Northern Ireland

Cyber security experts react to PSNI major data breach

Police Service of Northern Ireland Assistant Chief Constable Chris Todd speaks to members of the media about a data breach involving officers and civilian staff (Rebecca Black/PA)
Police Service of Northern Ireland Assistant Chief Constable Chris Todd speaks to members of the media about a data breach involving officers and civilian staff (Rebecca Black/PA) Police Service of Northern Ireland Assistant Chief Constable Chris Todd speaks to members of the media about a data breach involving officers and civilian staff (Rebecca Black/PA)

The security service might be able to find out who accessed the personal and employment details of thousands of Police Service of Northern Ireland (PSNI) officers and civilian staff after they were posted online in a major data breach, cyber security experts said.

PSNI apologised on Tuesday after it emerged that some 10,000 officers and staff were affected by the breach, which happened when it responded to a Freedom of Information request seeking the number of officers and staff at all ranks and grades across the organisation.

In the response published online, a table was embedded which contained the rank and grade data, but also included detailed information that attached the surname, initial, location and departments for all PSNI employees.

Read more: 

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PSNI data breach
PSNI data breach Police Service of Northern Ireland (PSNI) Assistant Chief Constable Chris Todd speaks to media about a data breach involving officers and civilian staff, at PSNI headquarters, in Belfast (Rebecca Black/PA)

The data was potentially visible to the public for between two-and-a-half to three hours, due to what the PSNI called a human error.

Amid fears the information may have fallen into the wrong hands, cyber security experts have said tracking IP addresses, a unique address identifying a device on the internet or a local network, could help the authorities to find out who viewed the data while it was online.

 

Mark Ryan, a professor in computer security at the University of Birmingham, said: “Typically, websites do have logs of what accesses are made so the website maintainer should be able to look at how many downloads there were, when they were and the IP address.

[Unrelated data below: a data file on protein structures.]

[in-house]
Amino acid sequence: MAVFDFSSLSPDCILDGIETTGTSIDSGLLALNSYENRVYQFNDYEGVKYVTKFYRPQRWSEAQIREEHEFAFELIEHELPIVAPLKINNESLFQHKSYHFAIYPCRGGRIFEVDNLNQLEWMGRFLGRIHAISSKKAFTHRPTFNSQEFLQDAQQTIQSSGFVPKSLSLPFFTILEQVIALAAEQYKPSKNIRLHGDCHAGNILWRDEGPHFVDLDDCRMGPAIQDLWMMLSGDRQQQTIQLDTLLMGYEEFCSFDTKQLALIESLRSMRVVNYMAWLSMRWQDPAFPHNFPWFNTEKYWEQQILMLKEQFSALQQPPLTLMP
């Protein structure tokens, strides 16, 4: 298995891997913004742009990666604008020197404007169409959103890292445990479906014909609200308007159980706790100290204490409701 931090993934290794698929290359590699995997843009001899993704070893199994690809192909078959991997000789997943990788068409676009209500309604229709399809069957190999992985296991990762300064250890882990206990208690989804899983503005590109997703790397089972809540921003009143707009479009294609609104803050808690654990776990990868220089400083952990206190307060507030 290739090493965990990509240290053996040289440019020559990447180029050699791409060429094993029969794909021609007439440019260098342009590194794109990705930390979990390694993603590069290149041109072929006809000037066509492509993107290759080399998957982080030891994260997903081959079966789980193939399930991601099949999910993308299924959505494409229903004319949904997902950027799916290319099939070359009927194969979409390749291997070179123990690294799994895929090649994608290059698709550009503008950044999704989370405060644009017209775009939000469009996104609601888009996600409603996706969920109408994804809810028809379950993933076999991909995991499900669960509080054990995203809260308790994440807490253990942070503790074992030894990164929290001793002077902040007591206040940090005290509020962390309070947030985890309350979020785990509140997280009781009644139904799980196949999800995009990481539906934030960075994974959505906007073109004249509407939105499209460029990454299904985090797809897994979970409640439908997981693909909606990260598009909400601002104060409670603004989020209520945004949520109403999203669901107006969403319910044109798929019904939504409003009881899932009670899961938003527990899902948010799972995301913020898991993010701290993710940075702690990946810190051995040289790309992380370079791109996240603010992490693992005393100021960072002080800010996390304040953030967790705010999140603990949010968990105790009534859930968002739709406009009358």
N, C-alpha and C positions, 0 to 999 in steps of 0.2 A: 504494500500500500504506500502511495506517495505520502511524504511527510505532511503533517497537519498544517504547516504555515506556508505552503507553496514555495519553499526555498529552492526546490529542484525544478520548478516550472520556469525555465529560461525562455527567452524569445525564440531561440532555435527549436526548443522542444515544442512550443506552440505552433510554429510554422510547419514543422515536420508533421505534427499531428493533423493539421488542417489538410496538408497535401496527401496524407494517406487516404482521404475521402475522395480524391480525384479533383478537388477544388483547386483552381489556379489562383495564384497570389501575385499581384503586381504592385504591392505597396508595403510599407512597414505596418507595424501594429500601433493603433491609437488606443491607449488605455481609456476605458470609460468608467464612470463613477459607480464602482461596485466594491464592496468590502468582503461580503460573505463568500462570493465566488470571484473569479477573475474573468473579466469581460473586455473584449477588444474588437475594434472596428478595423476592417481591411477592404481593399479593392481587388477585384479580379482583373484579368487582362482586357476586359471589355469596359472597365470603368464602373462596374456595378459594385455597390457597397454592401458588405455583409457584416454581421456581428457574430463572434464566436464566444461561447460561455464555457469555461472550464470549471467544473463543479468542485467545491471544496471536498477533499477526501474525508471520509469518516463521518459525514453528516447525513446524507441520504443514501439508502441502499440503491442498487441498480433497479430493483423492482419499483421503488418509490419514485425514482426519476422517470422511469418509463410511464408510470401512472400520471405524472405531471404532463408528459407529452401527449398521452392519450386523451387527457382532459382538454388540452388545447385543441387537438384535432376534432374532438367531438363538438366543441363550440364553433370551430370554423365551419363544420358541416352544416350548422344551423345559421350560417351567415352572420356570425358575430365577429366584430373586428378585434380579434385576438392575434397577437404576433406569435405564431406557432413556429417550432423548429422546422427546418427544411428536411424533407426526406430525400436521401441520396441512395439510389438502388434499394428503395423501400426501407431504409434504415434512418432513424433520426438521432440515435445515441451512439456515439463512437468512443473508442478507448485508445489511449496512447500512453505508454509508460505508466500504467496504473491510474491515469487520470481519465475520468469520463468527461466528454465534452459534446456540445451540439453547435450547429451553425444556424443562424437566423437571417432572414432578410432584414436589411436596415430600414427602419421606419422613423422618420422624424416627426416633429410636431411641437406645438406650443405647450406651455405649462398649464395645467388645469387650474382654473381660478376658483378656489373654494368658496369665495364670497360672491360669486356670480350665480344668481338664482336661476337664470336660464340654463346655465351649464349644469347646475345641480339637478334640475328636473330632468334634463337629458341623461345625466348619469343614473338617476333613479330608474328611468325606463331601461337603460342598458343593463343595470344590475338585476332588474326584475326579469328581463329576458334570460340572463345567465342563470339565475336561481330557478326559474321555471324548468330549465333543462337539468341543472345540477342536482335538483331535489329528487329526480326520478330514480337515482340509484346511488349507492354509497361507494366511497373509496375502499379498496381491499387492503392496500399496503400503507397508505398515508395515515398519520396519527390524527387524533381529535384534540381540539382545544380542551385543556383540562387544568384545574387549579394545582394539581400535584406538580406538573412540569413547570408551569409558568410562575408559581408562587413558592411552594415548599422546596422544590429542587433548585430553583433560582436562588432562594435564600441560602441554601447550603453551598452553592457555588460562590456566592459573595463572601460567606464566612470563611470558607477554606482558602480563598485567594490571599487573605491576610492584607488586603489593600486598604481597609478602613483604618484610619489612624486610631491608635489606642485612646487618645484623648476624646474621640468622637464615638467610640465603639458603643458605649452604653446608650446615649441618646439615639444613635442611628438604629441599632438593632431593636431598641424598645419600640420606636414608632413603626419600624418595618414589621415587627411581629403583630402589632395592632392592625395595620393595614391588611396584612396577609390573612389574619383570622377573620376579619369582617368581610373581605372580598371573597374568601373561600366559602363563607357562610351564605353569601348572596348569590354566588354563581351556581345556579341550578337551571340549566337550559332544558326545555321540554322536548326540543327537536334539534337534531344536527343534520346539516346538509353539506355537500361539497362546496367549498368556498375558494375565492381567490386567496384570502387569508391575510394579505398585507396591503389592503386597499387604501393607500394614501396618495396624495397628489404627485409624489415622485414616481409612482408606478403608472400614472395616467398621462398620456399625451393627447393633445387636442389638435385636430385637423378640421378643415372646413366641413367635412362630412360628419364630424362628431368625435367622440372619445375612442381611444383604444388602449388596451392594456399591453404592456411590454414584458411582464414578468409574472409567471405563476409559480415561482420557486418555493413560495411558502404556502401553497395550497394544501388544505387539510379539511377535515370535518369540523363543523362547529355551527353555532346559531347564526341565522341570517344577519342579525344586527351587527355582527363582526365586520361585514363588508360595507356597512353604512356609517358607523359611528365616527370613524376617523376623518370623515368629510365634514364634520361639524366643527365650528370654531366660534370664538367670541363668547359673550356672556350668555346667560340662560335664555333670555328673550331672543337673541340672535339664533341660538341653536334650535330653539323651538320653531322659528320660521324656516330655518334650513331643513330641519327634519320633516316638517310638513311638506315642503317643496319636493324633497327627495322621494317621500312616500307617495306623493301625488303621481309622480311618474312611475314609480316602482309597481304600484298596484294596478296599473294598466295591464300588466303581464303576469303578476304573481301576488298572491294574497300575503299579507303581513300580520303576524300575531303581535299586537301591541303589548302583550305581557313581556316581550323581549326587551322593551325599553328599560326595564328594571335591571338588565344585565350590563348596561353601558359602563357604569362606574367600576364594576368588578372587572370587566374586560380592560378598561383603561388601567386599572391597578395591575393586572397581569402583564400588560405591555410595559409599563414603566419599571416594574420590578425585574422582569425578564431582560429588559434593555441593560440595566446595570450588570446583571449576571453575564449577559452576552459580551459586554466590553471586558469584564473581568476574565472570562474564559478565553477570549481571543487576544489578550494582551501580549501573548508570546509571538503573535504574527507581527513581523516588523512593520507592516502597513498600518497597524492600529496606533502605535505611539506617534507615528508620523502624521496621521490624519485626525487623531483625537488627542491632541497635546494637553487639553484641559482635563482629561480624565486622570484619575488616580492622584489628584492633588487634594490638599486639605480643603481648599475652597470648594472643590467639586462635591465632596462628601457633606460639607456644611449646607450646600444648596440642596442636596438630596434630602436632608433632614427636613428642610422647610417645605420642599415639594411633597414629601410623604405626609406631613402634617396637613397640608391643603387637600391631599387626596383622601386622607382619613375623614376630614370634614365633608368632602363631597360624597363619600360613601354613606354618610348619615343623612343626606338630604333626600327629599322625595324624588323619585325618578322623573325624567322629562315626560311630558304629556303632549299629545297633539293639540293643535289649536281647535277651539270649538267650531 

“There could be interesting information there. The log would contain the IP address. It would contain the date and the IP address of the browser.”

He said the IP address may reveals details such as the user’s geographic location.

He added: “Sometimes it is not very accurate but it’s at least a start and you can find out who maintains and provides that IP address – is it an ISP (internet service provider) that serves domestic houses like Virgin and Talk Talk or a company and organisation that has its own IP addresses.

“In theory, you could even get back to an individual. In some cases at least, they could find out the person.

“One thing that makes it a bit complicated is there is a lot of IP address sharing going on, for example is someone downloaded it from an internet café.”

Holly Williams, managing director of cyber security firm Akimbo Core, said it might be possible to trace who accessed the website, but she warned that if the data was downloaded and shared elsewhere this would be “very difficult to track”.

On whether the authorities could track who viewed the FOI response while it was online, she said: “Yes, it could be possible. It wouldn’t necessarily take GCHQ but it is possible to read through logs and see who has accessed a website.

“They could certainly look at the logs of the website to see who requested that, that would ordinarily, generally, disclose the IP address.”

But she said that “if those people then shared that file the secondary share wouldn’t be in those logs”.

Jake Moore, a global cybersecurity adviser for the ESET software company, added: “What you probably will find is that anyone who did access that data, then those original and initial users would have been legitimate, innocent parties looking for the information that they were requesting in Freedom of Information.

“For illicit actors looking to access that incredibly sensitive information, it would be highly unlikely they would know it would appear in that very short time frame.

“However, all it takes is someone very savvy to realise that shouldn’t have happened and release it on a platform such as Twitter. If that then got into dark web forums then yes it can be exploited, it would be exploited tenfold.”

On tracking viewers, he said: “They should have a number of IP addresses that have been to that page but to know exactly who they may be is difficult.”

David Stupples, a professor of electronic and radio engineering at City, University of London, said that “the breach seems to emanate from very lax security procedures”.

He added: “Any security procedures should contain an audit function that will record who accessed the material and when.

“Online audit checks allow the authorities to trace the routing of data and should be able to limit distribution, so long as recipients can be trusted.”